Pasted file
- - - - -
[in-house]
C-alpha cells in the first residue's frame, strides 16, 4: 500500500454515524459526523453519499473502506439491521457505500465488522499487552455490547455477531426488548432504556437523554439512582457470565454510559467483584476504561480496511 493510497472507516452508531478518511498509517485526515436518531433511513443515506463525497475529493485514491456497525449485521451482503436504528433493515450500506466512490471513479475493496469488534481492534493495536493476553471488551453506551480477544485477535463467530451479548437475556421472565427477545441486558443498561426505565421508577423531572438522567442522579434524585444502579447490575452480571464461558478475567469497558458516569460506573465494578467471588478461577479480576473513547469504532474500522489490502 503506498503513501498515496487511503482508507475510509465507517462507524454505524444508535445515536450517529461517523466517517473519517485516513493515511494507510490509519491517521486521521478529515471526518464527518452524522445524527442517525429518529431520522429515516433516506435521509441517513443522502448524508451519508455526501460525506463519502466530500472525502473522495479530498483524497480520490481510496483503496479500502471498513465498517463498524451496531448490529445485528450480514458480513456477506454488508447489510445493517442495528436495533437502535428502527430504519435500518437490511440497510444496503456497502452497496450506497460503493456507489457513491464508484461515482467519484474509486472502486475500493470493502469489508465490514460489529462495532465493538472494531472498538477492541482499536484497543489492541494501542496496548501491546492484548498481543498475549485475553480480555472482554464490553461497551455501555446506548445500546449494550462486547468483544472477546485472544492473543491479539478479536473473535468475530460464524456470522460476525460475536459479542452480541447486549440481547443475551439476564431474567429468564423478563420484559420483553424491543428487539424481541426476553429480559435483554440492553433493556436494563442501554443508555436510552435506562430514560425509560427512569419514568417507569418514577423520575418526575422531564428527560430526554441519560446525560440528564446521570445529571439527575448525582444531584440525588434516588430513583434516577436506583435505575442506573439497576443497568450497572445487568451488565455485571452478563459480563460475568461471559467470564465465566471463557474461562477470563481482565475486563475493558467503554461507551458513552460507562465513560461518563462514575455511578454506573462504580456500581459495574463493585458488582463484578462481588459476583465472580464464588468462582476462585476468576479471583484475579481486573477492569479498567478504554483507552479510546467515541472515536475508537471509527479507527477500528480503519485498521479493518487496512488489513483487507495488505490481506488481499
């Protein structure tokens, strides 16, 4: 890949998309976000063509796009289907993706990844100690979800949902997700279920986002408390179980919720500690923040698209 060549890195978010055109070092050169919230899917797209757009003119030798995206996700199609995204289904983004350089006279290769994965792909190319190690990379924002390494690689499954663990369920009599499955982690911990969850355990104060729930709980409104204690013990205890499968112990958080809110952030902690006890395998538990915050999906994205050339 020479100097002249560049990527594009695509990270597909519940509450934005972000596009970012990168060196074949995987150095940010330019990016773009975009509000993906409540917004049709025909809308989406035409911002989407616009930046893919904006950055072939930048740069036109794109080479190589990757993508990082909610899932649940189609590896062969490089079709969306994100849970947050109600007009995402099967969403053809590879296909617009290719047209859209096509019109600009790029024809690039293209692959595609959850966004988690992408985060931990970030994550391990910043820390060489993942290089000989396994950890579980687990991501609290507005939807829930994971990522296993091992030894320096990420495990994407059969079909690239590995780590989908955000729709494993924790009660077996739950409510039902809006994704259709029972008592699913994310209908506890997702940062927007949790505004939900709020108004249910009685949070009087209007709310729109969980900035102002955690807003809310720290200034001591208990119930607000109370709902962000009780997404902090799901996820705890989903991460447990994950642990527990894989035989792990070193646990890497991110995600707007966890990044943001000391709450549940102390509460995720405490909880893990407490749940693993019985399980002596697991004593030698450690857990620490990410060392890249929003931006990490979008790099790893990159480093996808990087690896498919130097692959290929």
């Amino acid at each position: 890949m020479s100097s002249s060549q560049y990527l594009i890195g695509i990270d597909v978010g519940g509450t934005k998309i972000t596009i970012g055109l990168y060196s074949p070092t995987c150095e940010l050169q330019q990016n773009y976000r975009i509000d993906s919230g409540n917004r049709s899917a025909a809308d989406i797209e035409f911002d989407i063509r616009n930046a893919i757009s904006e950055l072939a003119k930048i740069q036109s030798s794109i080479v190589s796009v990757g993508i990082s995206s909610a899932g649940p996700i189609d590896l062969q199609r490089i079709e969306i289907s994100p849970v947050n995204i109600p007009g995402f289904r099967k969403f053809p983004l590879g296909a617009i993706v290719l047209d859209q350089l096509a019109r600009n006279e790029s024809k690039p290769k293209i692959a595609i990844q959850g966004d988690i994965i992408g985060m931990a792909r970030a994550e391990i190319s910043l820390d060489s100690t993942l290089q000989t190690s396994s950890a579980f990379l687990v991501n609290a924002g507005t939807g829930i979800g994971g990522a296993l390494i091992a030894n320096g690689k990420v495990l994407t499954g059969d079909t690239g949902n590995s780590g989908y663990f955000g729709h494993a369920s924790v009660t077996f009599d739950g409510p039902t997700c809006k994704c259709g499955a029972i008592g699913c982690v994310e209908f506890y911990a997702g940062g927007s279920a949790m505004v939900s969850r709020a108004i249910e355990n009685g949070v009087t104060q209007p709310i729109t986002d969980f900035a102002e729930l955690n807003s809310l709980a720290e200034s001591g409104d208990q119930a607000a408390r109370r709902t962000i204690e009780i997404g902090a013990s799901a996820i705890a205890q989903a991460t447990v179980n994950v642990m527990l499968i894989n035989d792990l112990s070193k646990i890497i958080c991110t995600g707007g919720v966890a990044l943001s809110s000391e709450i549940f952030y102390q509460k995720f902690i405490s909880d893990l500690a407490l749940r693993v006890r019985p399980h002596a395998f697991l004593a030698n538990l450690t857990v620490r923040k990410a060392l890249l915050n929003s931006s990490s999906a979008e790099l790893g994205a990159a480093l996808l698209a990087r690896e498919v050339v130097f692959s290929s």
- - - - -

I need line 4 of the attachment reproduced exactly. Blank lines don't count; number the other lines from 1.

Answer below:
């Amino acid at each position: 890949m020479s100097s002249s060549q560049y990527l594009i890195g695509i990270d597909v978010g519940g509450t934005k998309i972000t596009i970012g055109l990168y060196s074949p070092t995987c150095e940010l050169q330019q990016n773009y976000r975009i509000d993906s919230g409540n917004r049709s899917a025909a809308d989406i797209e035409f911002d989407i063509r616009n930046a893919i757009s904006e950055l072939a003119k930048i740069q036109s030798s794109i080479v190589s796009v990757g993508i990082s995206s909610a899932g649940p996700i189609d590896l062969q199609r490089i079709e969306i289907s994100p849970v947050n995204i109600p007009g995402f289904r099967k969403f053809p983004l590879g296909a617009i993706v290719l047209d859209q350089l096509a019109r600009n006279e790029s024809k690039p290769k293209i692959a595609i990844q959850g966004d988690i994965i992408g985060m931990a792909r970030a994550e391990i190319s910043l820390d060489s100690t993942l290089q000989t190690s396994s950890a579980f990379l687990v991501n609290a924002g507005t939807g829930i979800g994971g990522a296993l390494i091992a030894n320096g690689k990420v495990l994407t499954g059969d079909t690239g949902n590995s780590g989908y663990f955000g729709h494993a369920s924790v009660t077996f009599d739950g409510p039902t997700c809006k994704c259709g499955a029972i008592g699913c982690v994310e209908f506890y911990a997702g940062g927007s279920a949790m505004v939900s969850r709020a108004i249910e355990n009685g949070v009087t104060q209007p709310i729109t986002d969980f900035a102002e729930l955690n807003s809310l709980a720290e200034s001591g409104d208990q119930a607000a408390r109370r709902t962000i204690e009780i997404g902090a013990s799901a996820i705890a205890q989903a991460t447990v179980n994950v642990m527990l499968i894989n035989d792990l112990s070193k646990i890497i958080c991110t995600g707007g919720v966890a990044l943001s809110s000391e709450i549940f952030y102390q509460k995720f902690i405490s909880d893990l500690a407490l749940r693993v006890r019985p399980h002596a395998f697991l004593a030698n538990l450690t857990v620490r923040k990410a060392l890249l915050n929003s931006s990490s999906a979008e790099l790893g994205a990159a480093l996808l698209a990087r690896e498919v050339v130097f692959s290929s």